April Bookclub Review: Girl at War

Saturday 30 April 2016 by

Girl at War, Sara Novic, Book, Reading, Little Brown, HoBBookclubGirl at War by Sara Nović

Published by Little, Brown


Growing up in Zagreb in the summer of 1991, 10-year-old Ana Juric is a carefree tomboy; she runs the streets with her best friend, Luka, helps take care of her baby sister, Rahela, and idolizes her father. But when civil war breaks out across Yugoslavia, football games and school lessons are supplanted by sniper fire and air raid drills.

The brutal ethnic cleansing of Croats and Bosnians tragically changes Ana’s life, and she is lost to a world of genocide and child soldiers; a daring escape plan to America becomes her only chance for survival. Ten years later she returns to Croatia, a young woman struggling to belong to either country, forced to confront the trauma of her past and rediscover the place that was once her home.


Tomboy Ana lives in Zagreb. But her childhood is about to be wrecked by a brutal war. Split in to four parts, Girl at War tells her story from the moment all that is precious to her (parents, sister and best friend) is torn apart by violence. The first section is ended on a vicious scene that catapults her from childhood to adulthood.

This novel, however, is at its strongest because of its language. The child-narrator makes the adult scenes all the sharper and the prose is almost poetic in its execution. Nović is masterful at pulling out all the stops to use the language to drag your emotions out of hibernation and in to the cold light of day. The second section has all the notes of a tragicomedy – a polar balance to its beginnings – as Ana tries to get by in America in her twenties. But it isn’t until she returns to Croatia and tries to unravel  the conflict and its effects that the novel really comes in to its own.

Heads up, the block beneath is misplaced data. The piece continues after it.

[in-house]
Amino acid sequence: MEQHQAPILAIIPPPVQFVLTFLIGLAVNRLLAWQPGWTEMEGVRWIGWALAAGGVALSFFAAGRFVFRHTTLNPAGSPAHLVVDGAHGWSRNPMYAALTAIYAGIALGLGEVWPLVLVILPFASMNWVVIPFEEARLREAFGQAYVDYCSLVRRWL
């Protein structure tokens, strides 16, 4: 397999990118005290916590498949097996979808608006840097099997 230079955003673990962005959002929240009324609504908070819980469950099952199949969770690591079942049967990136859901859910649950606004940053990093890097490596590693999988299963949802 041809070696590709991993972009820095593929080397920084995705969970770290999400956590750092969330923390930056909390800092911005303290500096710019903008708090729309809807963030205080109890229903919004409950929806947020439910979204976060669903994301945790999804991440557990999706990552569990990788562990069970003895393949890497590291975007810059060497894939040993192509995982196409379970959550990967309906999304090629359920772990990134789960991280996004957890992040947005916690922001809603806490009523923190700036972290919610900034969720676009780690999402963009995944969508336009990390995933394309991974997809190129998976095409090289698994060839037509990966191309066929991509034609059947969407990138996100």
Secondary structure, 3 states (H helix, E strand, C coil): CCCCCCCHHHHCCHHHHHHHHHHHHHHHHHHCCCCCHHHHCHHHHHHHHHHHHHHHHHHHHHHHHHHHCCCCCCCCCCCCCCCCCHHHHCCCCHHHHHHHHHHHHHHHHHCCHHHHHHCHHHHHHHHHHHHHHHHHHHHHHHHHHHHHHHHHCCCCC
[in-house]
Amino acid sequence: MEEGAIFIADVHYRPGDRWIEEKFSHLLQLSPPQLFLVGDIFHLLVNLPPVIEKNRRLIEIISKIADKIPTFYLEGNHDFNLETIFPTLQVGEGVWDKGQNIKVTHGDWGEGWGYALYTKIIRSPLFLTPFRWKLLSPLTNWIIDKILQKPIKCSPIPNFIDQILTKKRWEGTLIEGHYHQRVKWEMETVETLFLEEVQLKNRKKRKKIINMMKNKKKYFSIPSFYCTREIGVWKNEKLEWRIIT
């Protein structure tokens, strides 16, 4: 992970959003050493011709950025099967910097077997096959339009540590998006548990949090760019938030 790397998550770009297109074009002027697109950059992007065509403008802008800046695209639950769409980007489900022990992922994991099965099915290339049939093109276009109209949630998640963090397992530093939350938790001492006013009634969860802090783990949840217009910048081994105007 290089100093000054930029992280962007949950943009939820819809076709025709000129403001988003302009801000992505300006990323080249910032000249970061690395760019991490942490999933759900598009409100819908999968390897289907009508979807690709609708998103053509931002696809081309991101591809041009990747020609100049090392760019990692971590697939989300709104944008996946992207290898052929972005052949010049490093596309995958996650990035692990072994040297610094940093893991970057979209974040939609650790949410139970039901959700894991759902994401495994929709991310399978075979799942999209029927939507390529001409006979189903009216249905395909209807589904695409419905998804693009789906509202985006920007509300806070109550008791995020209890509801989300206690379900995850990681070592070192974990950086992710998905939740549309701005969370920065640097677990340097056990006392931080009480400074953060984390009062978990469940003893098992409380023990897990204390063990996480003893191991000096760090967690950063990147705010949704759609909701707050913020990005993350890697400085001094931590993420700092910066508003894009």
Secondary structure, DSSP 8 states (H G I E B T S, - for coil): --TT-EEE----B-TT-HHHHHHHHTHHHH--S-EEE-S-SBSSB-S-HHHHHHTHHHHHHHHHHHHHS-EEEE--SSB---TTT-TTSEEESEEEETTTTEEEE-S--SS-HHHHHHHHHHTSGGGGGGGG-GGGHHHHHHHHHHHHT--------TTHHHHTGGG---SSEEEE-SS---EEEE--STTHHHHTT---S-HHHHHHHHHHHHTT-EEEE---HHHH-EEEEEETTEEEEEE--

It’s astonishing and traumatising and ambitious. It has the scent of a dystopian novel about it, but with the brutality of reality. It is intensely visual (and reading interviews with Nović about writing as a deaf author adds extra layers to this), and you are sucked in to the world wholly and powerfully.

There is no wonder it was picked for the Bailey’s Prize – this pages are a battlefield that is layered upon emotion with a rawness that is only felt in the most prized of novels. Nović is a star in the making, with a brilliance that radiates from the page. The most striking part of it, however, is the protective shell Ana builds around herself – the conflict is brushed off on the outside but internalised trauma soon claws its way to the surface in the wake of the 9/11 attacks. It is potent, and builds the emotion throughout the novel, rather in a huge crescendo.

This is a novel about grief, bravery, and memory. It is about the drive for survival but also what happens to the survivors. An astonishing debut.

What did you think of Girl at War?

May’s House of Blog Bookclub is The Satanic Verses by Salman Rushdie! Tweet your thoughts through the hashtag #HoBBookclub on Twitter or write on the wall on the House of Blog Facebook page.

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